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What Does It Take to Get an MSW After Getting an LPC?

by Erica Loop, studioD

With a 37 percent projected growth rate through the year 2020, mental health counselors are in demand, according to the U.S. Bureau of Labor Statistics. The mental health field includes an array of different positions, including licensed professional counselors -- or LPCs -- social workers and other types of therapists. If you're already an LPC, but wish to work as a licensed social worker -- or LSW -- you may need to complete a Master's of Social Work program to earn your credential.

Counselor Education

Depending on your state's licensing requirements, you'll need to fulfill specific education requirements to become an LPC. It's likely that you'll need a minimum of a master's-level degree in professional counseling, psychology or a related field to apply for your LPC credential. For example, the North Carolina Board of Licensed Professional Counselors requires that all in-state LPCs have a master's degree with coursework in specific areas such as the counseling profession, research methods, human growth and development, social and cultural foundations, appraisal, counseling theories and techniques, internship, group work and career, vocational or lifestyle development.

Social Work Curriculum

Before you jump into an MSW program, understanding what the curriculum includes can help you to make the decision to go from an LPC to an LSW. Most MSW programs include required classes in human development, counseling, assessment and cultural studies, so there will be overlap with subjects you are already familiar with. For example, the New York University's Silver School of Social Work's MSW program includes courses in human behavior, social work practice, special welfare programs, research, diversity and populations at risk, along with field work or internship opportunities.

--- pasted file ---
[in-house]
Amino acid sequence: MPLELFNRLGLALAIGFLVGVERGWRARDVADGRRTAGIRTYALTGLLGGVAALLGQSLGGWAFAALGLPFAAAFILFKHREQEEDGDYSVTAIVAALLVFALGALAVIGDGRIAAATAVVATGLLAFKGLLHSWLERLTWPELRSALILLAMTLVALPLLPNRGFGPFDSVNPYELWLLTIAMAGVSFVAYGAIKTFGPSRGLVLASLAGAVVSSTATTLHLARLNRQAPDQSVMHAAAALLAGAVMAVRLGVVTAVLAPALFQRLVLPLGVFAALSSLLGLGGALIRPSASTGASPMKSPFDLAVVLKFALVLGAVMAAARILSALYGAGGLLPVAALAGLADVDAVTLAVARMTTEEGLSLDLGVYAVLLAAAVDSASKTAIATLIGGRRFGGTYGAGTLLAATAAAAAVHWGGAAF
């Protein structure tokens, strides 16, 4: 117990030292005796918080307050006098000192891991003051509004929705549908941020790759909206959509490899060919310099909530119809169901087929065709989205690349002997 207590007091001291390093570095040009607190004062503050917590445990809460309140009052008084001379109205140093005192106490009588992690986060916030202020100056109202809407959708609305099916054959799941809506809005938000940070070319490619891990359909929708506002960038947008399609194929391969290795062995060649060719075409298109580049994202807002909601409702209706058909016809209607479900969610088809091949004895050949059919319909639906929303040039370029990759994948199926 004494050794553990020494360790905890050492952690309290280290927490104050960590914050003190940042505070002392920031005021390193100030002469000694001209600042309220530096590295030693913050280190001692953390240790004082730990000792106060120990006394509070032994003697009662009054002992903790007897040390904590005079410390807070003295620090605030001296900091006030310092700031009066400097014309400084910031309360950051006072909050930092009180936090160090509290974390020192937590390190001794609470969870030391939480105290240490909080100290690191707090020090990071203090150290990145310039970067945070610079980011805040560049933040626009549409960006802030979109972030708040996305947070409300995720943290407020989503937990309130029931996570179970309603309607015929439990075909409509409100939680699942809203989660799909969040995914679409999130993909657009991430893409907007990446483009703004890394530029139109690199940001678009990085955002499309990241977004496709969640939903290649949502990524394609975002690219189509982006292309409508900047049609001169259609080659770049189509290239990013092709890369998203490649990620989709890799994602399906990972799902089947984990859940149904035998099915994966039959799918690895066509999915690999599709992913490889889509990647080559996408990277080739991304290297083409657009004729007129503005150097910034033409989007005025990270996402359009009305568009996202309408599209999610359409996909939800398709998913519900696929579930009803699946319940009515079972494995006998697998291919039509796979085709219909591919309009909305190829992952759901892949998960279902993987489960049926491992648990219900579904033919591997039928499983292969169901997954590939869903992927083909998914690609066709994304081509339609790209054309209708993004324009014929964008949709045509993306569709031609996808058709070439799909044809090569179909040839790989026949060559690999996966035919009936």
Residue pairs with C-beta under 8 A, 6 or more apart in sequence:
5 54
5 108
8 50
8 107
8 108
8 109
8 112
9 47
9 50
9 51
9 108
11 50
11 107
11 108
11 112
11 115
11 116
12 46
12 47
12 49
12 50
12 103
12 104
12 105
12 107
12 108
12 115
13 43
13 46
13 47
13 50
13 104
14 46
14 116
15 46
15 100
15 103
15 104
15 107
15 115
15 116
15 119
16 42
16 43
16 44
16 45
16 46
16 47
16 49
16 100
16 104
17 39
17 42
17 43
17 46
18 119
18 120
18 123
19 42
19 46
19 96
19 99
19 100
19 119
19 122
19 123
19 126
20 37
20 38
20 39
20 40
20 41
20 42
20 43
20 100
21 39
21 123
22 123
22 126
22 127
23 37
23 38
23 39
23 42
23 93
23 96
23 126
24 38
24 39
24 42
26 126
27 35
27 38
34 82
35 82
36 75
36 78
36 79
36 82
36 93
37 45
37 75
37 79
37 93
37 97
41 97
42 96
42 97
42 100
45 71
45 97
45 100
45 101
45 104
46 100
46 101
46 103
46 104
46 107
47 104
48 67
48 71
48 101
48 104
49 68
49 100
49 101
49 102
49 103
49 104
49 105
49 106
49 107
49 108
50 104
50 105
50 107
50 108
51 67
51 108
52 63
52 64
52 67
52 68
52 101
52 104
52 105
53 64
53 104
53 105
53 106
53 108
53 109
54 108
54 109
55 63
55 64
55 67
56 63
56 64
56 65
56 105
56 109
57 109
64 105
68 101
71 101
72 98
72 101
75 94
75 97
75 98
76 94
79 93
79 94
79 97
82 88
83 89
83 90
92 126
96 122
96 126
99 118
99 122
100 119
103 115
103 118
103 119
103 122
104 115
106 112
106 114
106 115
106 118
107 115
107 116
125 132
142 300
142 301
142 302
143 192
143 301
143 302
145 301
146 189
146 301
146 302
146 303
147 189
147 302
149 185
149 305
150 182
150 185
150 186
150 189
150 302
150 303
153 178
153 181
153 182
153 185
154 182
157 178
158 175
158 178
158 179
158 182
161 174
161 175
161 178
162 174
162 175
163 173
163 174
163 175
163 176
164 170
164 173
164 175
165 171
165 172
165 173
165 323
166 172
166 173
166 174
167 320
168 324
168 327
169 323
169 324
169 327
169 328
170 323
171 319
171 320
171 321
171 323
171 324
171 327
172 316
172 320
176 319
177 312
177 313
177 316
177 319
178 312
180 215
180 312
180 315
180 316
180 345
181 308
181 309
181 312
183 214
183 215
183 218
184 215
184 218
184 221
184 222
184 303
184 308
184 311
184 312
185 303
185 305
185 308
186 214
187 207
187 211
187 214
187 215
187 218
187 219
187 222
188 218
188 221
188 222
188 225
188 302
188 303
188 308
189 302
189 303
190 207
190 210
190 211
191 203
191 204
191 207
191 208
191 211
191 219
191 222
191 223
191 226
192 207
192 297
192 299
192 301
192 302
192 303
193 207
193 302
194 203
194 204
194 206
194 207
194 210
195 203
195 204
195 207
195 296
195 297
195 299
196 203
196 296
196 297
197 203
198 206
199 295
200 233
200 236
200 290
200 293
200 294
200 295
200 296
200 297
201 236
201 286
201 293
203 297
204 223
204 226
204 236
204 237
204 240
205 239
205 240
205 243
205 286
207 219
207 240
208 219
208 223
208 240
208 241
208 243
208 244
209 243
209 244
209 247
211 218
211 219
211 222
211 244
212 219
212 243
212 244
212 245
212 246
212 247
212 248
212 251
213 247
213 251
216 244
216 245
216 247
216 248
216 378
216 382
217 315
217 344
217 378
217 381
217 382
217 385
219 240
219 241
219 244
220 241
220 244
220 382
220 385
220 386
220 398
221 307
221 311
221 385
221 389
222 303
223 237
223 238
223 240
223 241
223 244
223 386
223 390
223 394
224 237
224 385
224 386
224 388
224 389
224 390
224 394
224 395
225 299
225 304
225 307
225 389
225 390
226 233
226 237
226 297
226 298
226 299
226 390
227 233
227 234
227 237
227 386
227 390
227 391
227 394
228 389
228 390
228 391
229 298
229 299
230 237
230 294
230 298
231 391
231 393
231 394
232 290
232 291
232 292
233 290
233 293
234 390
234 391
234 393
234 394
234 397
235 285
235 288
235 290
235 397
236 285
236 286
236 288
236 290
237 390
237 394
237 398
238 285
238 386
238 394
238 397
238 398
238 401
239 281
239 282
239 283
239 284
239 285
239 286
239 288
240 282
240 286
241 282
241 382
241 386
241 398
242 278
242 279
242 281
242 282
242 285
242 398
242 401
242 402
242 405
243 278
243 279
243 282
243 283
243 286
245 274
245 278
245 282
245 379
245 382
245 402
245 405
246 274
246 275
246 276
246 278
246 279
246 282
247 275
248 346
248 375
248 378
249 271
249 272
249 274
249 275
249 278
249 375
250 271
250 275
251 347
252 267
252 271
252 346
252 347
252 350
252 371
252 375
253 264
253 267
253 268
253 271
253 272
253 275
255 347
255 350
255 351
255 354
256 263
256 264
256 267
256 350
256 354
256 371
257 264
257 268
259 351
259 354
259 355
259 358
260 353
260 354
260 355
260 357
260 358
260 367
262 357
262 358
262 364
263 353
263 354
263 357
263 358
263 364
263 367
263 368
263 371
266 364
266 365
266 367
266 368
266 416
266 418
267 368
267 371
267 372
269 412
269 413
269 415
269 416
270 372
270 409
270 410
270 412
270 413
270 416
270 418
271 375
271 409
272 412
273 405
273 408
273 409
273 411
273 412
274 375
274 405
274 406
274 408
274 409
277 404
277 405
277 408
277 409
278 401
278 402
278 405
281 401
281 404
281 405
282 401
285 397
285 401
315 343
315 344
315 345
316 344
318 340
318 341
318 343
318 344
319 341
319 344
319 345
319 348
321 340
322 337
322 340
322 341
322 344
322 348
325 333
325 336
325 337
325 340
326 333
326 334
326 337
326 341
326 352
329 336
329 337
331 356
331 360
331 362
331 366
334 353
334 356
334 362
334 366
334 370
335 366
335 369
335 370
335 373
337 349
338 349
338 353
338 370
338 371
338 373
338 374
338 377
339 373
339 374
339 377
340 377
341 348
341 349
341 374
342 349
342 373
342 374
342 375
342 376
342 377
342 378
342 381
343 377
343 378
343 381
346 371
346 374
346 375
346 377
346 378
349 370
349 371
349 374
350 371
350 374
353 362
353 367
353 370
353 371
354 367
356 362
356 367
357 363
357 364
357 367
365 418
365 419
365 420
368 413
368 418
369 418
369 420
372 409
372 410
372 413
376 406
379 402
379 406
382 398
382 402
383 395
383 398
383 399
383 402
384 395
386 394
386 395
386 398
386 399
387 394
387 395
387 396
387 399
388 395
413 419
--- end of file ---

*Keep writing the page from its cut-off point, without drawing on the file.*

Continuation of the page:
Head to the Top of the Class

Switching from an LPC to an LSW doesn't necessarily mean completely starting over. Given that you already have a master's degree in a related therapy area, your social work school may give you credit for courses that you have already completed. This may come in the form of advanced standing, allowing you to put credits that you already have toward your MSW. Additionally, if you have an undergraduate degree in social work already, you may also receive advanced standing in some programs. For example, the Boston University School of Social Work gives students with a BSW and a 3.0 grade point average or higher up to 24 credits toward an MSW under their advanced standing policies, which can reduce the amount of time and money needed to complete the MSW program.

Social Work Specifics

Just because you have already taken a research class doesn't mean that your MSW program will automatically give you credit for it. LPCs may have taken courses that aren't specific to social work, making it necessary to take a similar course that has a social work focus. For example, the University of Pennsylvania requires MSW students to take "Introduction to Social Work Research." This class covers general research methodology as well as how social workers can use research to inform their practice or work in an academic environment. Likewise, other social work-specific courses may differ enough from those in your prior degree that you will need to retake them during your MSW studies.

About the Author

Based in Pittsburgh, Erica Loop has been writing education, child development and parenting articles since 2009. Her articles have appeared in "Pittsburgh Parent Magazine" and the website PBS Parents. She has a Master of Science in applied developmental psychology from the University of Pittsburgh's School of Education.

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